5. Inability to articulate and communicate just about *any* vision at all, making even his good ideas (like Social Security reform) crippled from the outset, although I still give him kudos for even *daring* to touch what has been "the third rail" of politics.
Valiant Tried But Fails:
1. Social Security reform. Yes, it failed, but to even TOUCH the 3rd rail of USA politics was gutsy, no doubt about that.
2. Reform of Fannie and Freddie, shouted down by Barney Frank and the Professional Minority Malcontents, back in 2003 and 2005. McLame, believe it or not, also sounded the alarm early on this too.
1. Roberts -- a REAL judge, in the mold of Scalia
2. Alito -- ditto
3. Iraq, which, when it is all said and done, he WILL be vindicated. Reverse Domino Theory.
4. Afghanistan, ditto. Then again, the Demunist Party Line is that this is the "Good" War, which Iraq supposedly diverted from. Which is bullshit, because Iraq is frankly a far easier task than Afghanistan, as it is not landlocked, not linked to the utterly unstable Pakistan, and has a literate population and oil revenue.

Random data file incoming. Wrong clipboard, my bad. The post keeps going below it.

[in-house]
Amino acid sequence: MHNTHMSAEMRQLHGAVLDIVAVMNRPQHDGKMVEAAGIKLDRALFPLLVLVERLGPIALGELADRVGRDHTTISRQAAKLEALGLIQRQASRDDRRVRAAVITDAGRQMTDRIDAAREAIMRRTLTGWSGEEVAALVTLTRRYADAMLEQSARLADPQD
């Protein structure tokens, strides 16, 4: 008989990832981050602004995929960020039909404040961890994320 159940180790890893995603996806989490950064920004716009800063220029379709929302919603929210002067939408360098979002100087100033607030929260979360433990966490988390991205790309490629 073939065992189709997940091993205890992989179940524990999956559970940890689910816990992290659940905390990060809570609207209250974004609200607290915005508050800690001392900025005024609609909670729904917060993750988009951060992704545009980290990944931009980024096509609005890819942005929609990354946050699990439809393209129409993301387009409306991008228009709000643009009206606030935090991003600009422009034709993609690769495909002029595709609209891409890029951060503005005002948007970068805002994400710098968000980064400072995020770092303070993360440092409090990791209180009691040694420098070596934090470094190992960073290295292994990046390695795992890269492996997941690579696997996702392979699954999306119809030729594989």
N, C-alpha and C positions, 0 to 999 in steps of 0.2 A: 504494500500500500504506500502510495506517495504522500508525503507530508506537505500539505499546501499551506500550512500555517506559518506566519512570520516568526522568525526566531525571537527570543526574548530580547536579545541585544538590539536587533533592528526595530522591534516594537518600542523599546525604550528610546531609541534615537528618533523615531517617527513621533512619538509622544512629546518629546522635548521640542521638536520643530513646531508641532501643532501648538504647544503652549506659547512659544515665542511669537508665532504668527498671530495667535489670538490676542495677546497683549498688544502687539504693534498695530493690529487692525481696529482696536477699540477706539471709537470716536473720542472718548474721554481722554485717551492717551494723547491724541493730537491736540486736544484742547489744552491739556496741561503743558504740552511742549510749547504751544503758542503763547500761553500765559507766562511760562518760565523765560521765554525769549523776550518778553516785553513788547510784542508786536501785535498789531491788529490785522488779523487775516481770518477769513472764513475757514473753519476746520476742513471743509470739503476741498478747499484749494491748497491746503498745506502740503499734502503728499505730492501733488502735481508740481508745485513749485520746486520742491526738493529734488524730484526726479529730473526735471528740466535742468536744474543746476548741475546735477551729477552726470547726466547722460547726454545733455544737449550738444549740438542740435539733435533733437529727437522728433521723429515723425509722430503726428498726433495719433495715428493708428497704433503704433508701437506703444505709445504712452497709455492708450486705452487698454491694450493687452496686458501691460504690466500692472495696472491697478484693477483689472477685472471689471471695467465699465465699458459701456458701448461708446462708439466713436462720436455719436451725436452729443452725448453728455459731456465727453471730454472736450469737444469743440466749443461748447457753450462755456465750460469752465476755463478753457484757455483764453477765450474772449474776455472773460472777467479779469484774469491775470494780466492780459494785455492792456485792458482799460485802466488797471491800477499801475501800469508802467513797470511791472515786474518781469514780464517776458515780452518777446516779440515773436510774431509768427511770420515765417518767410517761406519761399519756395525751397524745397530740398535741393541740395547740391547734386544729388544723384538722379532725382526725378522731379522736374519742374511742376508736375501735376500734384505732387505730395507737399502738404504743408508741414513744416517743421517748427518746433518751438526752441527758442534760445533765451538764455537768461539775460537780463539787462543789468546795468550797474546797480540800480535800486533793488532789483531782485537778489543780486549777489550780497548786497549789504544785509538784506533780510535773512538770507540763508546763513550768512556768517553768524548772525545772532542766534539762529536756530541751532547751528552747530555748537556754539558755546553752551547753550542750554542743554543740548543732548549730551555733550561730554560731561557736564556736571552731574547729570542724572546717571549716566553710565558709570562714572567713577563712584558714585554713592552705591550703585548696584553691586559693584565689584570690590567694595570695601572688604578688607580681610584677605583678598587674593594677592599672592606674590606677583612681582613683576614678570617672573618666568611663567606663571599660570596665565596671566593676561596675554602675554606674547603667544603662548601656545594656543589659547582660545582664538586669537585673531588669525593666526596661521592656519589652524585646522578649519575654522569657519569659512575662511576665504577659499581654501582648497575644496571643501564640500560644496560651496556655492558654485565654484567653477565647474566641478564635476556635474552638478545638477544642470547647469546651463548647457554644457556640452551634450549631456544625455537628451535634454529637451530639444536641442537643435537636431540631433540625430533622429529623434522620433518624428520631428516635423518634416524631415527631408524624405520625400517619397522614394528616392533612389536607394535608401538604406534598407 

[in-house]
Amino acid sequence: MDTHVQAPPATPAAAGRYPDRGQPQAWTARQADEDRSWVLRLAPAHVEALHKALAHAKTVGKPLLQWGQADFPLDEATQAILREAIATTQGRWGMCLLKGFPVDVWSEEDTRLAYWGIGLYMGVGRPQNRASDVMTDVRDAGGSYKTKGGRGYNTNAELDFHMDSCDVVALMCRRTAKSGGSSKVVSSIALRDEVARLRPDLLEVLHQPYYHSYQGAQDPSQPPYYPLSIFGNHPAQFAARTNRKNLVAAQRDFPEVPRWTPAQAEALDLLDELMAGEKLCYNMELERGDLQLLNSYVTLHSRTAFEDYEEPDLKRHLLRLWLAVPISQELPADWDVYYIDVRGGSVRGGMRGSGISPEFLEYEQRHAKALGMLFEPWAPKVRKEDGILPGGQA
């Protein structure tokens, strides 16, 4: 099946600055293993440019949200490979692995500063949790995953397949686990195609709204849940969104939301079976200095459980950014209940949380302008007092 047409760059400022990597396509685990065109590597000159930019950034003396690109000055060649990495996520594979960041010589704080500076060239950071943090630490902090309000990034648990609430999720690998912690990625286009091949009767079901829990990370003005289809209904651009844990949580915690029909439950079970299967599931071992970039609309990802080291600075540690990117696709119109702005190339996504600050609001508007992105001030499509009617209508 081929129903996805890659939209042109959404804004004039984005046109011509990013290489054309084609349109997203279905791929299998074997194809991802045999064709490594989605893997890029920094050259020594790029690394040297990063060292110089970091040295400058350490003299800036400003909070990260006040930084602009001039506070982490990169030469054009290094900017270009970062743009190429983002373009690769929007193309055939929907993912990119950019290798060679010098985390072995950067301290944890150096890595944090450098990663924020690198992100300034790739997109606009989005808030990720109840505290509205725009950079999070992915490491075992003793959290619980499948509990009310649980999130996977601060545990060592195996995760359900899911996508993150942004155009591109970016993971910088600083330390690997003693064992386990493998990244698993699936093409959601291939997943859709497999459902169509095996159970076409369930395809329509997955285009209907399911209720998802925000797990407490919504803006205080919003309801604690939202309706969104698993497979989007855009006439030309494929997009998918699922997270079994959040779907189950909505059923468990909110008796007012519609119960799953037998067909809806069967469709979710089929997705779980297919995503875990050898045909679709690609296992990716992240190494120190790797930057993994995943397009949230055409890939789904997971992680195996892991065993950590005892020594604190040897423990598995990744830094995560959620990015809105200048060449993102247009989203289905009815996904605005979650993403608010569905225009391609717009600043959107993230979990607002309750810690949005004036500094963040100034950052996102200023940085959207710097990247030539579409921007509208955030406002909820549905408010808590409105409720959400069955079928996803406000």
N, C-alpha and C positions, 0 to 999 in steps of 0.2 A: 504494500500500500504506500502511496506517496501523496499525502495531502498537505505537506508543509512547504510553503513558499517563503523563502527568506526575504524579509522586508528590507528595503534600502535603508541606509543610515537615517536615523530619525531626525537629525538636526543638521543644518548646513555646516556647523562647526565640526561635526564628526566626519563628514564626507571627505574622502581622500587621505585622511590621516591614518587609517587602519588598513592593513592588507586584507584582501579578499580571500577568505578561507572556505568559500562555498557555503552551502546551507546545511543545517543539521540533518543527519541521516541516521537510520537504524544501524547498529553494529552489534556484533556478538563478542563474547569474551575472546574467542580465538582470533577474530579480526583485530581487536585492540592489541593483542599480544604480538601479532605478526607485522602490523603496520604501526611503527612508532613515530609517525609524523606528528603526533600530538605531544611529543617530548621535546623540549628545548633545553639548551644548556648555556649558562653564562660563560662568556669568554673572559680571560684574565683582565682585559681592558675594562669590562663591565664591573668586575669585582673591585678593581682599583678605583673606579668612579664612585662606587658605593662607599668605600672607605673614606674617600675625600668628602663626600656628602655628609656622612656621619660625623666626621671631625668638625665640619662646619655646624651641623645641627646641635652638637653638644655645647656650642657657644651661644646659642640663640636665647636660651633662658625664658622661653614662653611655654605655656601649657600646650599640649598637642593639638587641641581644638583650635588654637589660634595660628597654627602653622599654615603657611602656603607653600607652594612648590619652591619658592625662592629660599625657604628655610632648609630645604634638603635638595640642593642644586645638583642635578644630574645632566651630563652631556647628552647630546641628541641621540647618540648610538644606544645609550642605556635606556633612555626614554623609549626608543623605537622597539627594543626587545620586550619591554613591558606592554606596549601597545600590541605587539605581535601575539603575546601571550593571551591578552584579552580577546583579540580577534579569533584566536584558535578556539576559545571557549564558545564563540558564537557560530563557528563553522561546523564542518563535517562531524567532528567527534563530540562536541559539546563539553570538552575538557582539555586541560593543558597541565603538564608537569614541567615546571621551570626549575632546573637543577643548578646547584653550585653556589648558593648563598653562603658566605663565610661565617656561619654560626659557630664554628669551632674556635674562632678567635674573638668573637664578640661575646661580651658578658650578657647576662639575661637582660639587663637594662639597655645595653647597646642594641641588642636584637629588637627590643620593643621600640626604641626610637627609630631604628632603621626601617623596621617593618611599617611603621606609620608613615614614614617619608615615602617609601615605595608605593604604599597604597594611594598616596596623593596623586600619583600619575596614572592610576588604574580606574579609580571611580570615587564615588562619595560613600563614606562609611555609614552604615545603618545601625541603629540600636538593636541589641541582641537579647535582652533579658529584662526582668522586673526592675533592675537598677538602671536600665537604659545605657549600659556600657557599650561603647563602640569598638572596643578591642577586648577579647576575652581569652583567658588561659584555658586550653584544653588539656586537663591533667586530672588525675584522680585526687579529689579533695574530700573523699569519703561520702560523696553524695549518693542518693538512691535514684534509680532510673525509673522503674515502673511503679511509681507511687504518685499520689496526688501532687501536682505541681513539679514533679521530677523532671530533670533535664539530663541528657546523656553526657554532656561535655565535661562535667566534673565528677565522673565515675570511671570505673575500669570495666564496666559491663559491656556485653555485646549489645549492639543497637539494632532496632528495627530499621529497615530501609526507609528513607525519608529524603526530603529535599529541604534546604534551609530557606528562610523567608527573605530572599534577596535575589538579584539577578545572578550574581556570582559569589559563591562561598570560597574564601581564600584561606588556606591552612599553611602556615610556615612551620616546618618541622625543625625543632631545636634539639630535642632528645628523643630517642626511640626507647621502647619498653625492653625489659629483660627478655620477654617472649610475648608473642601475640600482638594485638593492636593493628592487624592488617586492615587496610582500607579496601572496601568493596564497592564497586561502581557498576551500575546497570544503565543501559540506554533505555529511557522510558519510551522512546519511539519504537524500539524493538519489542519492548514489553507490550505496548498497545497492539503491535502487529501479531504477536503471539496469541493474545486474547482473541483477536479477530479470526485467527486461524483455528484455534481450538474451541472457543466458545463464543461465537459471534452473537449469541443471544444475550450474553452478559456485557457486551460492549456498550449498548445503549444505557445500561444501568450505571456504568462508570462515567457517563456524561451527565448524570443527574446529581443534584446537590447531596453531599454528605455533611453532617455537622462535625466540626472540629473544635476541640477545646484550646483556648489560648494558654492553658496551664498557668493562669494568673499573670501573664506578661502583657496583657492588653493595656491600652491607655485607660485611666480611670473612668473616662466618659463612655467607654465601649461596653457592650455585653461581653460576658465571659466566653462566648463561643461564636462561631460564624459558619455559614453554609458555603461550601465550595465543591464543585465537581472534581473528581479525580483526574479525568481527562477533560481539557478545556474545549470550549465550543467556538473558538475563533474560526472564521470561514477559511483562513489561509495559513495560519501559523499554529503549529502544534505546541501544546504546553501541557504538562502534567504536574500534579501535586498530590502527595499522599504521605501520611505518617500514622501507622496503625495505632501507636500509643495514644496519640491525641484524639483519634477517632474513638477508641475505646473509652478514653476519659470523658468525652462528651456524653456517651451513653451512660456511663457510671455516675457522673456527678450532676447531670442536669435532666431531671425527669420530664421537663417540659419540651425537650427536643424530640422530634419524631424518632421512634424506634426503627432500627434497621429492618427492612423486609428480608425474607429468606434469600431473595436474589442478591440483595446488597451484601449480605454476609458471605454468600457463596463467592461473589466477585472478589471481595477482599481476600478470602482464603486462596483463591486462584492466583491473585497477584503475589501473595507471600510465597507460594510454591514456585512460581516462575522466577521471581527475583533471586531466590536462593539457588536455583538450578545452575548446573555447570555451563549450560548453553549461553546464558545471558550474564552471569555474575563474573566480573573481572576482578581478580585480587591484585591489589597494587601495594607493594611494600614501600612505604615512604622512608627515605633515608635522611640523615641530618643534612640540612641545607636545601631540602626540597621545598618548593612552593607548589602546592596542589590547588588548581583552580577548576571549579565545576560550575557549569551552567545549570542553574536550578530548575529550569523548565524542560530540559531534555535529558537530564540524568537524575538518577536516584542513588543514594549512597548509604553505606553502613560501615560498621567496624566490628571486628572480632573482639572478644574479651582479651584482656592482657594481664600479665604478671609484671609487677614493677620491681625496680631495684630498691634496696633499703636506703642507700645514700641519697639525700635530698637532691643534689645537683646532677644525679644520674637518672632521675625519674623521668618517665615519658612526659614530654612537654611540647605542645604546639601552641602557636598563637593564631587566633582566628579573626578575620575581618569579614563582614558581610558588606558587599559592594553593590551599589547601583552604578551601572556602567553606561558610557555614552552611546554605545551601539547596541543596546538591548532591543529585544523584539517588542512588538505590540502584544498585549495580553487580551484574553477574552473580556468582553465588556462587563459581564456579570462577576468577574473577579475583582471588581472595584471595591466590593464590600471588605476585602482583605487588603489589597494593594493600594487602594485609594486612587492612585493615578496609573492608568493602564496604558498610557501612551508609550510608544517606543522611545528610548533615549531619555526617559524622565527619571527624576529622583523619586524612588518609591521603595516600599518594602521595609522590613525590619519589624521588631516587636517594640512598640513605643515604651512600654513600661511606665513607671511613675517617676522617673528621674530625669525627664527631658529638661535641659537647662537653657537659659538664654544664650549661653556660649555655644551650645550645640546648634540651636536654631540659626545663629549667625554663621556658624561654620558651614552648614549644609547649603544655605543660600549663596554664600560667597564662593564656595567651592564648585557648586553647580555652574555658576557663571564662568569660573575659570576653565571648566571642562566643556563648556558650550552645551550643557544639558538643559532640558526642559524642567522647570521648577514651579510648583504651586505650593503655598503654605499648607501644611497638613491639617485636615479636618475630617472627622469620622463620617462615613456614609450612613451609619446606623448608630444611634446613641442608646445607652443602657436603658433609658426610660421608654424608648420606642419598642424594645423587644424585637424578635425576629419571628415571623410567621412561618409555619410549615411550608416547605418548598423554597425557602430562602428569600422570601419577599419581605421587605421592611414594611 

5. A new alliance with India, which I think will be very beneficial in the decades to come.
6. This was the first Administration whose Justice Departments, under both Ashcroft and Gonzales, fought for the 2nd amendment as an *individual* right, not a phony collective commie one. You can't get more libertarian than *that*. Which is also a reason why the hysteria about the Patriot Act is overblown to me. The federal "assault weapons" ban is DEAD, and I really don't think Barry O will touch it, as he doesn't want to reinvigorate that lobby and he would rather win battles elsewhere than spend political capital there.
(And I think is another reason why the lib media really hated him---here, he really did roll back their commie agenda)
For all the hysteria about Chimpy Bushitler, I don't recall anything remotely like the Waco Massacre under Attorney Generals Ashcroft and Gonzales, do you? As wacky as David Koresh and his cult may have been, the gov'ment had and still has yet to prove its case.